Gawain accuses himself of "cowardice" (couardise) and "coveting" (couetyse). Both contribute to his "false faith" (vntrawþe), a self-reproach by which Gawain confesses his unworthiness to wear the pentangle, that "endless knot" (endeles knot) that stands for trawþe -- the Middle English of “troth” -- which combined the meanings "truth" and "loyalty." Gawain's sin has loosened that endless knot, and the baldric crossing over the shoulder where the shield with pentangle had been hung (line 621) has been replaced with the belt as a substitute baldric tied with a knot at his left side (line 2486). In Gawain's confession, the fault that he has committed will stain him as long as he lives, but what precisely does Gawain confess to? His couardise is clear enough: fear for his life partly led him to accept the belt offered by Lady Bertilak. But what was the object of his couetyse? This recalls the earlier discussion of Matthew 5:27-28.
Ye han herd that it was seid to elde men, Thou schalt do no letcherie. But Y seie to you, that euery man that seeth a womman for to coueite hir, hath now do letcherie bi hir in his herte. (Matheu 5:27-28: Wycliffe Bible)
In that earlier discussion, we learned that in the 14th century, the time of both Wycliffe and the Pearl Poet, the word "covet" (coueite) meant "To desire with concupiscence or with fleshly appetite" (OED I, 1106, 2). The term here, however, is the noun "covetise" (couetyse), so what did it mean? According to the Oxford English Dictionary, "covetise" had a sexual connotation in the 14th century. In Daniel 13:7 of the 1382 Wycliffe Bible, we read these words concerning the men who saw the beautiful Susanne bathing:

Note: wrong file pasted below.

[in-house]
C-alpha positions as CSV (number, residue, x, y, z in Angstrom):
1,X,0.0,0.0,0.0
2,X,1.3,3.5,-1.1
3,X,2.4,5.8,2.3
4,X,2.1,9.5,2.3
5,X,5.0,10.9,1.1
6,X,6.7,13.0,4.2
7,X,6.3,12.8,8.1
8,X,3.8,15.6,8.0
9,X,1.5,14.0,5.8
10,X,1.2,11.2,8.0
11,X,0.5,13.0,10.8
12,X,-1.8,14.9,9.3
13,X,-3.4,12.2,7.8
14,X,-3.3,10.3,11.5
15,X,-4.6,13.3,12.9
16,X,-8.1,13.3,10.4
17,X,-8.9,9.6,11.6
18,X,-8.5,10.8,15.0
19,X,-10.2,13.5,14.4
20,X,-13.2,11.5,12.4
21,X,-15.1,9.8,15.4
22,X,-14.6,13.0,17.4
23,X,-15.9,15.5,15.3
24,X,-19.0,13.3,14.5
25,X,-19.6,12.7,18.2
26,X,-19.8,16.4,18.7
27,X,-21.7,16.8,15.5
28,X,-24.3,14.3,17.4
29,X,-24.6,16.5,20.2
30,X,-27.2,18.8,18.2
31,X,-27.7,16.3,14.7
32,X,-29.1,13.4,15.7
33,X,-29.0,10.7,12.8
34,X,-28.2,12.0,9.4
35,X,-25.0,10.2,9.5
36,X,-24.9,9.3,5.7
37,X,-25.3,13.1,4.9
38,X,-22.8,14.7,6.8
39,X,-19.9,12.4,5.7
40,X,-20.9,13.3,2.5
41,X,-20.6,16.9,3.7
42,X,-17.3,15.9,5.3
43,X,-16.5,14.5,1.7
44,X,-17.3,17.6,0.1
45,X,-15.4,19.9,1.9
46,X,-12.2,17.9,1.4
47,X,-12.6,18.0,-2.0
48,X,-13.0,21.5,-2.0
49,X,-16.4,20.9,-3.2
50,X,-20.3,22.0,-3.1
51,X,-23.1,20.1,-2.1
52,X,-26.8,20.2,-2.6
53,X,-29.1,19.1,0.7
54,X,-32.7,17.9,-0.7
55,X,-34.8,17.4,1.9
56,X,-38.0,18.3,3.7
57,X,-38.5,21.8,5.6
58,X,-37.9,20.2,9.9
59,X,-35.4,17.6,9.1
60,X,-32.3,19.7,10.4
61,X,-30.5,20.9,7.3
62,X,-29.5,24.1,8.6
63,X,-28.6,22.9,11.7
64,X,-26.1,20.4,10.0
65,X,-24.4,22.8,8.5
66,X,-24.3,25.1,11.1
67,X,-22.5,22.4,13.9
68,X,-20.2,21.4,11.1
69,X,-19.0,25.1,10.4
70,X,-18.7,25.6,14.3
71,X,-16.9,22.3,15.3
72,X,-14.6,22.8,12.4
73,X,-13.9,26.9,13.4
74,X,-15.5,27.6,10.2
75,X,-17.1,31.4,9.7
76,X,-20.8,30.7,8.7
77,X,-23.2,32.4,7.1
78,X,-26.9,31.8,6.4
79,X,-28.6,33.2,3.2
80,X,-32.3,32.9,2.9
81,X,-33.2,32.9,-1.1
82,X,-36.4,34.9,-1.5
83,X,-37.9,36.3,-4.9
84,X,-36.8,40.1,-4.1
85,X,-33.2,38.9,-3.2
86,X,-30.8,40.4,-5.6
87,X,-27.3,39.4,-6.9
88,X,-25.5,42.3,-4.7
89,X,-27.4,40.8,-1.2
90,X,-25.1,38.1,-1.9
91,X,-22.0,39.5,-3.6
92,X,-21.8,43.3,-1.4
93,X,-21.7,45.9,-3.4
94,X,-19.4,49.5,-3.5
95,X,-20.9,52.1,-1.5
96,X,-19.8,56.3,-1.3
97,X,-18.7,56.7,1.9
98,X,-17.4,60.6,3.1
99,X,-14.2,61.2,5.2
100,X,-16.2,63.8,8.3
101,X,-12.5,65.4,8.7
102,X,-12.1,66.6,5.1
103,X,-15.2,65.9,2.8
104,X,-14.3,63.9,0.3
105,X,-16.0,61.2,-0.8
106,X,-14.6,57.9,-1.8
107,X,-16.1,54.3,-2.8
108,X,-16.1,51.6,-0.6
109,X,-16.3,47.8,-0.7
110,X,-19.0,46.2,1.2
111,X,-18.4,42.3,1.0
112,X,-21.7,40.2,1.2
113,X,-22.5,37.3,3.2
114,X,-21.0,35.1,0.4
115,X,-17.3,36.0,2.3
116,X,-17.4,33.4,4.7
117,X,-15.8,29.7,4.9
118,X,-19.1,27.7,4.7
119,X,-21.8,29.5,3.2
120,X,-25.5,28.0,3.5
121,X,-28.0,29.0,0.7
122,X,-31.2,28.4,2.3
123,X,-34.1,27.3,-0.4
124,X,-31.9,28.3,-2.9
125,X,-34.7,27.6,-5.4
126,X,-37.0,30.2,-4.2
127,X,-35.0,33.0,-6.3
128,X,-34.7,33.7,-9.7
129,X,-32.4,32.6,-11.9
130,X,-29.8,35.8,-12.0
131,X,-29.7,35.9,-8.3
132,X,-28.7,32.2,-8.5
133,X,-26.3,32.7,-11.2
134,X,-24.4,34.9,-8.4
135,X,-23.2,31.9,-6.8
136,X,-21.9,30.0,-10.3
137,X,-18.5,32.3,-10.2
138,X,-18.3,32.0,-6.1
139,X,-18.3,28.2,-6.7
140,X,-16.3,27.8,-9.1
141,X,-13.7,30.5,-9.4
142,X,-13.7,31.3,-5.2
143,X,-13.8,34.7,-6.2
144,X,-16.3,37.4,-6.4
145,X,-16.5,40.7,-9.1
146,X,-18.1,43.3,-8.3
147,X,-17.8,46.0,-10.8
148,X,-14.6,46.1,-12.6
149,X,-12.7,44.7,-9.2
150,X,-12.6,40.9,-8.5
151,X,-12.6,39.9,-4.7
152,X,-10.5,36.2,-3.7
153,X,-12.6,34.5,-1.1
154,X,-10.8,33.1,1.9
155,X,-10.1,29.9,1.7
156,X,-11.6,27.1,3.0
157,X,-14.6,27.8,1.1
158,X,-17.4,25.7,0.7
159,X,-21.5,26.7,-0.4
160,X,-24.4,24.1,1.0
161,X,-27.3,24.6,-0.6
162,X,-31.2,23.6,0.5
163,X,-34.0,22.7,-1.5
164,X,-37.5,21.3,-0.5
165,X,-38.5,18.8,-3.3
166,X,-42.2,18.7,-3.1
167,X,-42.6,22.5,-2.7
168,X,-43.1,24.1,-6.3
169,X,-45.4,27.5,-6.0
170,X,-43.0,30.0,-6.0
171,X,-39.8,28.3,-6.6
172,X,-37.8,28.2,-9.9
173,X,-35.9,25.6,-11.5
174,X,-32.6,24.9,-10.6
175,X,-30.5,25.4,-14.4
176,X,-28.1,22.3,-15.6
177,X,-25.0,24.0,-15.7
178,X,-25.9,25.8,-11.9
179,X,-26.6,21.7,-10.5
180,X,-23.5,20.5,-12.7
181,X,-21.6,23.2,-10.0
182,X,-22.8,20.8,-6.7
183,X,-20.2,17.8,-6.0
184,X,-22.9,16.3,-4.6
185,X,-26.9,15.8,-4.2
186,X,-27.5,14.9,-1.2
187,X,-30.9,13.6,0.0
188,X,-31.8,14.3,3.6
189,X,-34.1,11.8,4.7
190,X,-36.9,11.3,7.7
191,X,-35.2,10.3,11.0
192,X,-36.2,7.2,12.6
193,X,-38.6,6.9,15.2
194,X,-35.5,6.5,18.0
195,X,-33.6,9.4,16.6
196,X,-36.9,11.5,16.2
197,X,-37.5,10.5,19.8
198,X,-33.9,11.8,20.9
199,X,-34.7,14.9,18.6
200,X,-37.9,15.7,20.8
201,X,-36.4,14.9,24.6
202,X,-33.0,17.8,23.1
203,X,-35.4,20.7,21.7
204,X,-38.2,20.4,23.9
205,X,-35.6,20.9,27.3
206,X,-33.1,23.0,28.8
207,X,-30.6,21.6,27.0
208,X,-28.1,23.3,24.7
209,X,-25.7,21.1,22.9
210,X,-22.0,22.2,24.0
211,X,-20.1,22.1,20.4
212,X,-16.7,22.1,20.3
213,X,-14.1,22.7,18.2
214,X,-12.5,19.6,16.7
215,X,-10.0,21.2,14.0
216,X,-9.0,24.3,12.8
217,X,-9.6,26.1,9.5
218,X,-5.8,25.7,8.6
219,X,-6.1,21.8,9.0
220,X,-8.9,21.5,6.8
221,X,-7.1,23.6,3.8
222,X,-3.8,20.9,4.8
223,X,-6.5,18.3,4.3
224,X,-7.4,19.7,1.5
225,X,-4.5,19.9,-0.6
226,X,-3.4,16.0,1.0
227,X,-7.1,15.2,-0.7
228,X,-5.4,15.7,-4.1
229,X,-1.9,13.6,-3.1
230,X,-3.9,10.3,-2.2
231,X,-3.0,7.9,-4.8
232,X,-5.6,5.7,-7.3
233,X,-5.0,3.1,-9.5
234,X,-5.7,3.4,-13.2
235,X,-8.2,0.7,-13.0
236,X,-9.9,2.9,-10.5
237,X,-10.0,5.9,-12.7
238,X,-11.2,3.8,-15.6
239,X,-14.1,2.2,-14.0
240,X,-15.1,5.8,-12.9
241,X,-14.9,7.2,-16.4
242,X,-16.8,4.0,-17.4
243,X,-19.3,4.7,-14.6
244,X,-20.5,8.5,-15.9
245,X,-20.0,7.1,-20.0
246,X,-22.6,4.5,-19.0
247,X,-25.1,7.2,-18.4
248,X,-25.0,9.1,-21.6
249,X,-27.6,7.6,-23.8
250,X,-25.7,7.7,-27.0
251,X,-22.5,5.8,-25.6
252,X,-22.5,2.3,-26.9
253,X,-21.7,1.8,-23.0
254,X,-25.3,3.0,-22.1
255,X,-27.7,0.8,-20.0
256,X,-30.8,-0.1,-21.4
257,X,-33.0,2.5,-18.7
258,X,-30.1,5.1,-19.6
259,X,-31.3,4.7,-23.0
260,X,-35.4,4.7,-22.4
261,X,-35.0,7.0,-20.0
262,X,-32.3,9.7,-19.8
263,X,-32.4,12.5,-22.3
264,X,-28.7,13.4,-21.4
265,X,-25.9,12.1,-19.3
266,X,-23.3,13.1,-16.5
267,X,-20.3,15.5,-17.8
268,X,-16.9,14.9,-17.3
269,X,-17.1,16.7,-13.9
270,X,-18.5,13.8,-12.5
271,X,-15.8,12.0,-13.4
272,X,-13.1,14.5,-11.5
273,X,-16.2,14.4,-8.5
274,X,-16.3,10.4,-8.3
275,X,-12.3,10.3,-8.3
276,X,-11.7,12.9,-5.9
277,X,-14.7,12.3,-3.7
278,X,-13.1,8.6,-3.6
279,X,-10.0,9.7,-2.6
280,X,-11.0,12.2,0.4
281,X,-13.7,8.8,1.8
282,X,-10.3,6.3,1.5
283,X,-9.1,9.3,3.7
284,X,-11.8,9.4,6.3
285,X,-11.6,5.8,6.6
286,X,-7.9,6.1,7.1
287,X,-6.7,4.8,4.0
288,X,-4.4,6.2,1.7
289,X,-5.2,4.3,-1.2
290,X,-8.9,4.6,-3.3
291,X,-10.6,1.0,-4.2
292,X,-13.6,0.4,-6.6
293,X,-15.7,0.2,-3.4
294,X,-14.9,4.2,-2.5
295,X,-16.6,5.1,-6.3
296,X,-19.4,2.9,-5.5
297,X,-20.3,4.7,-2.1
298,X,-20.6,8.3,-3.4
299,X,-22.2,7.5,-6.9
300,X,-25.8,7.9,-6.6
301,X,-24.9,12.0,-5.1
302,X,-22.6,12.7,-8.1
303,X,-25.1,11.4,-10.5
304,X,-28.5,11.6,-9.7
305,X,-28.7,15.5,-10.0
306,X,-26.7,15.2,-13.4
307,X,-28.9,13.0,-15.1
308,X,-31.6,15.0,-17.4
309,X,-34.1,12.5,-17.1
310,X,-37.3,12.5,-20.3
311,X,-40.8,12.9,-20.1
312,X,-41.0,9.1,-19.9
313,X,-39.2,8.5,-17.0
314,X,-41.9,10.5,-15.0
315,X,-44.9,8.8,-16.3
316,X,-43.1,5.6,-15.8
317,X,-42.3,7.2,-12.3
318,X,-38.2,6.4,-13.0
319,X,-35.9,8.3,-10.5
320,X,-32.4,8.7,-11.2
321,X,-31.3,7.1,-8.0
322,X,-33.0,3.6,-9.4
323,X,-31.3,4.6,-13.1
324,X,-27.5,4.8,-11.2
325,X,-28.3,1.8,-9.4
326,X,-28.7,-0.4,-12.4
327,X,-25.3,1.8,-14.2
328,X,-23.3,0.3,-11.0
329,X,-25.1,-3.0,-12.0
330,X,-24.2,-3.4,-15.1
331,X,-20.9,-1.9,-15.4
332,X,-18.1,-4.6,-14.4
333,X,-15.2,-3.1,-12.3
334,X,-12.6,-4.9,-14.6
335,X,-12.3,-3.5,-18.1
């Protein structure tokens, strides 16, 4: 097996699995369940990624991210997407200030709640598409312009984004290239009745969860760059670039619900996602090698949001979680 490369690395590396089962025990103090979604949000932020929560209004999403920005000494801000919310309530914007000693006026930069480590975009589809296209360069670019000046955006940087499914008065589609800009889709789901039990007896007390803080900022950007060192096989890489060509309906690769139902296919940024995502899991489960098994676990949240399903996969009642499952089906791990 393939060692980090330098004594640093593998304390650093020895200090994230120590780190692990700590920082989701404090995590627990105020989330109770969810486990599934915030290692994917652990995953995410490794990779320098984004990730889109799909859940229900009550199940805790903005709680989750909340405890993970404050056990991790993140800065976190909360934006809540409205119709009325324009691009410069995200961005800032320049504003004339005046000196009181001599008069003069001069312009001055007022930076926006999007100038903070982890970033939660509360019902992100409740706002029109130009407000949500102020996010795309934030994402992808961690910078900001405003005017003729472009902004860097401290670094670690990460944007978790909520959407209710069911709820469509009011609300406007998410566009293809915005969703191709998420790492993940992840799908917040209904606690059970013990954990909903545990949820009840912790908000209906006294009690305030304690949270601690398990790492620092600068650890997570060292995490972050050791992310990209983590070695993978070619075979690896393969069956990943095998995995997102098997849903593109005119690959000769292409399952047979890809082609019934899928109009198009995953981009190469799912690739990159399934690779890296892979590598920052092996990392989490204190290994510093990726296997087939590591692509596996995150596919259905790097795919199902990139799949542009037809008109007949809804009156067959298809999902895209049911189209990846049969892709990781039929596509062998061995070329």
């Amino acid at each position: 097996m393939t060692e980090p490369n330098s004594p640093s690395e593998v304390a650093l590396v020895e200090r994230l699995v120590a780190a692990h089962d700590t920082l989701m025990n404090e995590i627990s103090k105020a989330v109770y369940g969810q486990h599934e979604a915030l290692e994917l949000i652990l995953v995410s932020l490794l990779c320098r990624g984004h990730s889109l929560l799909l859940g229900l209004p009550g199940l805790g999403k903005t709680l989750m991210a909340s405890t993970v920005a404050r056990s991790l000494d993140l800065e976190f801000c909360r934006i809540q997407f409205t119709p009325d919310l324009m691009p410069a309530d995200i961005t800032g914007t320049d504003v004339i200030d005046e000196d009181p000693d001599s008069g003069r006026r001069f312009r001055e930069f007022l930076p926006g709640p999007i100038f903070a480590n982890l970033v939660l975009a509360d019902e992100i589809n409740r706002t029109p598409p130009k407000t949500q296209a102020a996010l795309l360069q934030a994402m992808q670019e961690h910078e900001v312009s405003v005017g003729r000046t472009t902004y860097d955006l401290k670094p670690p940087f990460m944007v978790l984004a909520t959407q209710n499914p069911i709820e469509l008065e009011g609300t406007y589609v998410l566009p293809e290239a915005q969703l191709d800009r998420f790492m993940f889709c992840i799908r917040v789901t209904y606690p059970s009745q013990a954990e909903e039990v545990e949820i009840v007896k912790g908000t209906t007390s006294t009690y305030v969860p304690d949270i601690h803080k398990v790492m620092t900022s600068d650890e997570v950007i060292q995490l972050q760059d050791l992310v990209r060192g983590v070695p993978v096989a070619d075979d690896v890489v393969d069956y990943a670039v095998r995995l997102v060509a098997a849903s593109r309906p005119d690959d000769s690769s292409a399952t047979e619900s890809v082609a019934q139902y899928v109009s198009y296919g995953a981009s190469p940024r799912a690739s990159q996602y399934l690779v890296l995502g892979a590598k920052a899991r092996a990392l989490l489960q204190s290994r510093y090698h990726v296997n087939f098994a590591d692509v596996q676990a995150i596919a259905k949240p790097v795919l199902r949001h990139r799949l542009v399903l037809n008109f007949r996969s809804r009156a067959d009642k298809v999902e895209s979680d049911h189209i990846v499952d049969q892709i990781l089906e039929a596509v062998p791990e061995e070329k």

Thei brennyden in the couetise of hir. (OED I, "covetise," 1106, 1)

They burned with covetise for her. (My Translation)
And Chaucer uses the noun "covetise" to warn against lechery in his Parson's Tale, written about 1386 (OED I, "covetise," 1106, 1). Speaking of the sin worked by the devil's hand, Chaucer identifies the specific work of the devil's first finger:
This is that other hand of the devel, with five fyngres to cache the peple to his vileynye. / The firste finger is the fool lookynge of the fool woman and of the fool man, that sleeth right as the basilicok sleeth folk by the venom of his sighte, for the coveitise of eyen folweth the coveitise of the herte. (John H. Fisher, editor, "Parson's Tale," in The Complete Poetry and Prose of Geoffrey Chaucer (New York: Holt, Rinehart and Winston, 1977), page 385 (ll 851-852))

This is the other hand of the devil, with five fingers to draw people to his villainy. / The first finger is the foolish glancing of the foolish woman and of the foolish man, which slays [people] exactly as the basilicok slays people by the venom of its glance, for the covetise of the eyes follows the covetise of the heart. (My Translation)